Rural-Urban Living and Depression









By Rowena Kong

When it comes to the risk of having depression, does the setting of one’s residence and community make a difference?

Is the common presumption that the rural countryside benefits one’s general health a tested fact? Well, according to the Piedmont Health Survey conducted by Crowell, George, Blazer and Landerman (1986) in North Carolina, the results showed that major depression was about three times more common in the urban than rural areas. The decreased risk of the disease was more pronounced in younger residents and women, who were known to have a higher risk. This suggests that the greater risk of young adults and women may be due to their age and gender group’s need for more social support, interaction and building of active relationships. The authors concluded that rural living appeared to provide a buffer against depression. On the one hand, it could be that the psychological health of this group of population was more easily affected by their immediate living environment than the general community, which increased their receptivity to its therapeutic effects.

A study which examined the rates of depression in urban and rural Canada reported that there was a lower risk of depression among rural residents and that this was related to their stronger sense of community belonging (Romans, Cohen, & Forte, 2011). Overall, participants who received higher social support from others, particularly in the social domain as assessed by the medical outcomes study (MOS), social support survey which was developed for patients with chronic illness, also reported lower rates of depression. Such a relation was not identified for other non-psychotic anxiety disorders. The stronger social engagement and its greater opportunities for face-to-face interaction offered by rural residence could decrease one’s susceptibility to depression as evidenced by the above studies. However, further research should look into external environmental factors such as the natural aesthetic elements of the rural regions and reduced ambient noise which may also contribute to the lower rates of depression and/or supply the ideal setting for positive social interactions and maintenance of lasting communal relationships. In comparison with results of the above studies, an epidemiological study by Lee et al. (1985) reported lower lifetime prevalence rates and a narrow range of difference between 3.3% and 3.5% for a representative sample of adults aged 18 to 64 in the urban and rural areas of South Korea respectively. Although it is difficult to draw definite conclusions in regards to the greater prevalence of depression among the Korean elderly due to the different methods employed between studies (Park, & Kim, 2011), relational factors such as the greater number of younger population who moved to urban centres for work, as demonstrated by the bigger sample of urban dwellers in the study by Lee et al. (1985), may contribute to depression for older people who lack the company of younger family members. If such is the case, the buffering effect of a network of interdependent members against depression may lose its effectiveness.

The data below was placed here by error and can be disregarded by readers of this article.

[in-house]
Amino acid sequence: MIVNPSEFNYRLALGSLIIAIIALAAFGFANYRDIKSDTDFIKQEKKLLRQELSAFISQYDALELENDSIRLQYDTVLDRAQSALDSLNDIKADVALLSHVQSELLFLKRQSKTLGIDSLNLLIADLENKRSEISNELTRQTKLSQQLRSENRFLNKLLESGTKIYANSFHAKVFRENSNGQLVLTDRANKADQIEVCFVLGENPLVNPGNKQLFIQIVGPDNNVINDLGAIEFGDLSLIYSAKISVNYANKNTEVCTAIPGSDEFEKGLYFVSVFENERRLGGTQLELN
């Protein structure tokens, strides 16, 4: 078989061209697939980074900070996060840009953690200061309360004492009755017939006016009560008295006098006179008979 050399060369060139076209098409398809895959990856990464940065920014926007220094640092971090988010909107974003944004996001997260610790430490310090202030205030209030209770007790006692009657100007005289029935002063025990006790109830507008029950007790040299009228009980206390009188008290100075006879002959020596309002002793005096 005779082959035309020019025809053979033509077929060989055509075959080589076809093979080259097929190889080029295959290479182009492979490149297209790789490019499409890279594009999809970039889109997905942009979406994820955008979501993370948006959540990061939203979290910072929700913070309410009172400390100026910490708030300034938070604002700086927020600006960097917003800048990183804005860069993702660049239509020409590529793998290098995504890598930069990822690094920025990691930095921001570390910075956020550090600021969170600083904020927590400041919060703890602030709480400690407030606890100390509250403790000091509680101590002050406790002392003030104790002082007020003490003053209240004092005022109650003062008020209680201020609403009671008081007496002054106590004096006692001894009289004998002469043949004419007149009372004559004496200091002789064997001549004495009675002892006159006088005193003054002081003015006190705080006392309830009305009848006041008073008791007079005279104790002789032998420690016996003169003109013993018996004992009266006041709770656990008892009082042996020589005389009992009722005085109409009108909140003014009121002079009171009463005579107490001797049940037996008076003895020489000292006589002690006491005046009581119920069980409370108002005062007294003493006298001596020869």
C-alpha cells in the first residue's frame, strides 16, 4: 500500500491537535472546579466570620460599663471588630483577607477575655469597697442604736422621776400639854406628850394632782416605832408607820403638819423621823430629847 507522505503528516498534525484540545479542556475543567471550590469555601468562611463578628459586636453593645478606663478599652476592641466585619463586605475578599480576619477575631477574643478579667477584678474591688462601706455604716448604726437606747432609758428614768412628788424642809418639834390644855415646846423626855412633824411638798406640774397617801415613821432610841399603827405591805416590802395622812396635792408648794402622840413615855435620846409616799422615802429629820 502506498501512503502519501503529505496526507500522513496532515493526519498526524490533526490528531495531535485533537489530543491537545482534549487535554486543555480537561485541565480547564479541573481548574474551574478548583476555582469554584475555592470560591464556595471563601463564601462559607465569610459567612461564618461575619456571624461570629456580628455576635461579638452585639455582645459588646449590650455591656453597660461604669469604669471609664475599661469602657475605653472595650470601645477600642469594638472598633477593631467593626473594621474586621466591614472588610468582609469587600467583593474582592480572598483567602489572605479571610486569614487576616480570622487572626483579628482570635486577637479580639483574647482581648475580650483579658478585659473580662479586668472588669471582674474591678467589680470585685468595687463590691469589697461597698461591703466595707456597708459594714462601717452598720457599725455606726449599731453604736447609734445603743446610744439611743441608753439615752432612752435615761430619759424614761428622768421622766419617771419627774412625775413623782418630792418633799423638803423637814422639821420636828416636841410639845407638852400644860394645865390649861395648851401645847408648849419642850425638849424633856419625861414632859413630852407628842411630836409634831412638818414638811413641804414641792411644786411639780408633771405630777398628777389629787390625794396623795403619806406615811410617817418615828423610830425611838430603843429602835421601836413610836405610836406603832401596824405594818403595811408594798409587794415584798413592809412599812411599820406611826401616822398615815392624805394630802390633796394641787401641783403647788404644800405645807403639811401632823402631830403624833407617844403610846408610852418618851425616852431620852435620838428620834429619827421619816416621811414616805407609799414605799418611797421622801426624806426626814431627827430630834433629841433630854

Crowell, B. A. Jr., George, L. K., Blazer, D. G., & Landerman, R. (1986). Psychosocial risk factors and urban/rural differences in the prevalence of major depression. The British Journal of Psychiatry, 149, 307-314. doi:10.1192/bjp.149.3.307

Lee, C. K., Kwak, Y. S., Rhee, H., Kim, Y. S., Han, J. H., Choi, J. O., & Lee, Y. H. (1985). The epidemiological study of mental disorders in Korea: Lifetime prevalence of urban and rural area. Journal of the Korean Medical Association, 28, 1223-1244. Retrieved from

Park, J. H., & Kim, K. W. (2011). A review of the epidemiology of depression in Korea. Journal of the Korean Medical Association, 54, 362-369. doi:10.5124/jkma.2011.54.4.362

Romans, S., Cohen, M., & Forte, T. (2011). Rates of depression and anxiety in urban and rural Canada. Social Psychiatry and Psychiatric Epidemiology, 46, 567-575. doi:10.1007/s00127-010-0222-2

About the author:
Rowena Kong is a fourth year Psychology major who is interested in writing about a diverse range of topics. The brain’s mirror neurons and dopaminergic reward system fascinate her just as much as cultural universals and implicit social communication. During her spare time, she enjoys photography, fanfiction, and working with Photoshop to improve her amateurish skills. 


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